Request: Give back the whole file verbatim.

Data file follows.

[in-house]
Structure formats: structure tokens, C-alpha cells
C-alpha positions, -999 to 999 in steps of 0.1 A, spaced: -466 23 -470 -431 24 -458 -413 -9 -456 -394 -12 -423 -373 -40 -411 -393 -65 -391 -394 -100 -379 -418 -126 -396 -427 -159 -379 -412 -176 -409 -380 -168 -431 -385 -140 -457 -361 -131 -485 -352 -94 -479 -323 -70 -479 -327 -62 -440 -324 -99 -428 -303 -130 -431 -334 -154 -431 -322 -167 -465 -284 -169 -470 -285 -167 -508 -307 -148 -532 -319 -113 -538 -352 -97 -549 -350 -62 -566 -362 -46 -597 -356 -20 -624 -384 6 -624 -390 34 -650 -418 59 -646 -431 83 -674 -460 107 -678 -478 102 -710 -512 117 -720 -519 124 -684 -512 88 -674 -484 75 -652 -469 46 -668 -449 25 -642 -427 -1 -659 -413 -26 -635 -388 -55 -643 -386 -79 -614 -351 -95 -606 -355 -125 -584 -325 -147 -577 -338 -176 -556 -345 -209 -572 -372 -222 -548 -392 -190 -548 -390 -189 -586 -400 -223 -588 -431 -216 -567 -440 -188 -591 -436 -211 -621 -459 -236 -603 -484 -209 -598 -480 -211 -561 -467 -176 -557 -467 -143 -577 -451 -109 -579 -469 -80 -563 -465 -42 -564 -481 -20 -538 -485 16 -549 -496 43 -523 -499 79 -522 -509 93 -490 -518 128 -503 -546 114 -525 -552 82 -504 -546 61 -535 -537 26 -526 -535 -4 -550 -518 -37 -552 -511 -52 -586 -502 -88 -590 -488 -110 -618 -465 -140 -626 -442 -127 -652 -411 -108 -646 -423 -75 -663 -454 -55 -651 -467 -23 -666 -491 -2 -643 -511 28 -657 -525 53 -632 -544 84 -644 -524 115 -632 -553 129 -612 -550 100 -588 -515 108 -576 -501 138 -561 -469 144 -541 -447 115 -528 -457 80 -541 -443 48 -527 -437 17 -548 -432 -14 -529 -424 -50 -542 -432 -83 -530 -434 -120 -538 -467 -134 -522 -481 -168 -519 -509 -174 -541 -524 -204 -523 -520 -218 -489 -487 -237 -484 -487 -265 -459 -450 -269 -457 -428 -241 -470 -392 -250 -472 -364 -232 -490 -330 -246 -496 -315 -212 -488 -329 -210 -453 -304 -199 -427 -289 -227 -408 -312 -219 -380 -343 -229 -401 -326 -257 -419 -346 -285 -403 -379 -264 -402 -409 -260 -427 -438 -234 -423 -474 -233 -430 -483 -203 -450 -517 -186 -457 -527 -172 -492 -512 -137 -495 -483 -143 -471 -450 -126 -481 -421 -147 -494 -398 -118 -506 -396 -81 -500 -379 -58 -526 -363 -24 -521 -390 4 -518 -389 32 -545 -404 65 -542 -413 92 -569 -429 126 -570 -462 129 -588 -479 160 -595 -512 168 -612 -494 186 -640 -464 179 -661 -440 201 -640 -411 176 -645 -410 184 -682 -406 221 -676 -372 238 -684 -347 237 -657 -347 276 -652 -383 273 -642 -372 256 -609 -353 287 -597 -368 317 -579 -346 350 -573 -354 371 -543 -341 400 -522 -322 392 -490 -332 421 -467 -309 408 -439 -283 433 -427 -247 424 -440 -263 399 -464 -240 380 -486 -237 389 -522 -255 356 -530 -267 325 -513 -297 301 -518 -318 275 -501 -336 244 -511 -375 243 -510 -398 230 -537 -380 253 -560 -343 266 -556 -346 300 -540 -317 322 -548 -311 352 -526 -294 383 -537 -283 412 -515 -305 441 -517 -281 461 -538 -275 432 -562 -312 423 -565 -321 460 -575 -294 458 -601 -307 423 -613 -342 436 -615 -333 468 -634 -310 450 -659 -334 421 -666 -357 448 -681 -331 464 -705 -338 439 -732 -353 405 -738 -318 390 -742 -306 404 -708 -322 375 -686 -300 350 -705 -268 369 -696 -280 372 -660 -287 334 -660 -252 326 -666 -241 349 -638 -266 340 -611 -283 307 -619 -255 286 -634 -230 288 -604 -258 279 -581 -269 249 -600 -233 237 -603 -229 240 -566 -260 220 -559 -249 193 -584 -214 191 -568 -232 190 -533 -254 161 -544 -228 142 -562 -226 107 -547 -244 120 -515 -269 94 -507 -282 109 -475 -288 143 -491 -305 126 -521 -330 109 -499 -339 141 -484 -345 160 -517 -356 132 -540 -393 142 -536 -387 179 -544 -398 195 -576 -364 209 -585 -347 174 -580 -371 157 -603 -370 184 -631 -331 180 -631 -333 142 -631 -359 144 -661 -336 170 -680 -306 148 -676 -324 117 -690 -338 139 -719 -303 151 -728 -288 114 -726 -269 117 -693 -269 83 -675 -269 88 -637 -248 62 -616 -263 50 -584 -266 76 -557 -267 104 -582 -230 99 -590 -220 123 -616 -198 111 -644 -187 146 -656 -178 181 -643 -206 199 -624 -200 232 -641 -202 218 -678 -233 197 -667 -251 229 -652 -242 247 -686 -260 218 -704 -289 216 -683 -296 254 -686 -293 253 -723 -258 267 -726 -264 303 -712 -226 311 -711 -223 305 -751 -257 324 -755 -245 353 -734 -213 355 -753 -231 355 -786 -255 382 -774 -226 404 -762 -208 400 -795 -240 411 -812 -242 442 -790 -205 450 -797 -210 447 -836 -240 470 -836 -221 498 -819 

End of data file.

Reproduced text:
[in-house]
Structure formats: structure tokens, C-alpha cells
C-alpha positions, -999 to 999 in steps of 0.1 A, spaced: -466 23 -470 -431 24 -458 -413 -9 -456 -394 -12 -423 -373 -40 -411 -393 -65 -391 -394 -100 -379 -418 -126 -396 -427 -159 -379 -412 -176 -409 -380 -168 -431 -385 -140 -457 -361 -131 -485 -352 -94 -479 -323 -70 -479 -327 -62 -440 -324 -99 -428 -303 -130 -431 -334 -154 -431 -322 -167 -465 -284 -169 -470 -285 -167 -508 -307 -148 -532 -319 -113 -538 -352 -97 -549 -350 -62 -566 -362 -46 -597 -356 -20 -624 -384 6 -624 -390 34 -650 -418 59 -646 -431 83 -674 -460 107 -678 -478 102 -710 -512 117 -720 -519 124 -684 -512 88 -674 -484 75 -652 -469 46 -668 -449 25 -642 -427 -1 -659 -413 -26 -635 -388 -55 -643 -386 -79 -614 -351 -95 -606 -355 -125 -584 -325 -147 -577 -338 -176 -556 -345 -209 -572 -372 -222 -548 -392 -190 -548 -390 -189 -586 -400 -223 -588 -431 -216 -567 -440 -188 -591 -436 -211 -621 -459 -236 -603 -484 -209 -598 -480 -211 -561 -467 -176 -557 -467 -143 -577 -451 -109 -579 -469 -80 -563 -465 -42 -564 -481 -20 -538 -485 16 -549 -496 43 -523 -499 79 -522 -509 93 -490 -518 128 -503 -546 114 -525 -552 82 -504 -546 61 -535 -537 26 -526 -535 -4 -550 -518 -37 -552 -511 -52 -586 -502 -88 -590 -488 -110 -618 -465 -140 -626 -442 -127 -652 -411 -108 -646 -423 -75 -663 -454 -55 -651 -467 -23 -666 -491 -2 -643 -511 28 -657 -525 53 -632 -544 84 -644 -524 115 -632 -553 129 -612 -550 100 -588 -515 108 -576 -501 138 -561 -469 144 -541 -447 115 -528 -457 80 -541 -443 48 -527 -437 17 -548 -432 -14 -529 -424 -50 -542 -432 -83 -530 -434 -120 -538 -467 -134 -522 -481 -168 -519 -509 -174 -541 -524 -204 -523 -520 -218 -489 -487 -237 -484 -487 -265 -459 -450 -269 -457 -428 -241 -470 -392 -250 -472 -364 -232 -490 -330 -246 -496 -315 -212 -488 -329 -210 -453 -304 -199 -427 -289 -227 -408 -312 -219 -380 -343 -229 -401 -326 -257 -419 -346 -285 -403 -379 -264 -402 -409 -260 -427 -438 -234 -423 -474 -233 -430 -483 -203 -450 -517 -186 -457 -527 -172 -492 -512 -137 -495 -483 -143 -471 -450 -126 -481 -421 -147 -494 -398 -118 -506 -396 -81 -500 -379 -58 -526 -363 -24 -521 -390 4 -518 -389 32 -545 -404 65 -542 -413 92 -569 -429 126 -570 -462 129 -588 -479 160 -595 -512 168 -612 -494 186 -640 -464 179 -661 -440 201 -640 -411 176 -645 -410 184 -682 -406 221 -676 -372 238 -684 -347 237 -657 -347 276 -652 -383 273 -642 -372 256 -609 -353 287 -597 -368 317 -579 -346 350 -573 -354 371 -543 -341 400 -522 -322 392 -490 -332 421 -467 -309 408 -439 -283 433 -427 -247 424 -440 -263 399 -464 -240 380 -486 -237 389 -522 -255 356 -530 -267 325 -513 -297 301 -518 -318 275 -501 -336 244 -511 -375 243 -510 -398 230 -537 -380 253 -560 -343 266 -556 -346 300 -540 -317 322 -548 -311 352 -526 -294 383 -537 -283 412 -515 -305 441 -517 -281 461 -538 -275 432 -562 -312 423 -565 -321 460 -575 -294 458 -601 -307 423 -613 -342 436 -615 -333 468 -634 -310 450 -659 -334 421 -666 -357 448 -681 -331 464 -705 -338 439 -732 -353 405 -738 -318 390 -742 -306 404 -708 -322 375 -686 -300 350 -705 -268 369 -696 -280 372 -660 -287 334 -660 -252 326 -666 -241 349 -638 -266 340 -611 -283 307 -619 -255 286 -634 -230 288 -604 -258 279 -581 -269 249 -600 -233 237 -603 -229 240 -566 -260 220 -559 -249 193 -584 -214 191 -568 -232 190 -533 -254 161 -544 -228 142 -562 -226 107 -547 -244 120 -515 -269 94 -507 -282 109 -475 -288 143 -491 -305 126 -521 -330 109 -499 -339 141 -484 -345 160 -517 -356 132 -540 -393 142 -536 -387 179 -544 -398 195 -576 -364 209 -585 -347 174 -580 -371 157 -603 -370 184 -631 -331 180 -631 -333 142 -631 -359 144 -661 -336 170 -680 -306 148 -676 -324 117 -690 -338 139 -719 -303 151 -728 -288 114 -726 -269 117 -693 -269 83 -675 -269 88 -637 -248 62 -616 -263 50 -584 -266 76 -557 -267 104 -582 -230 99 -590 -220 123 -616 -198 111 -644 -187 146 -656 -178 181 -643 -206 199 -624 -200 232 -641 -202 218 -678 -233 197 -667 -251 229 -652 -242 247 -686 -260 218 -704 -289 216 -683 -296 254 -686 -293 253 -723 -258 267 -726 -264 303 -712 -226 311 -711 -223 305 -751 -257 324 -755 -245 353 -734 -213 355 -753 -231 355 -786 -255 382 -774 -226 404 -762 -208 400 -795 -240 411 -812 -242 442 -790 -205 450 -797 -210 447 -836 -240 470 -836 -221 498 -819 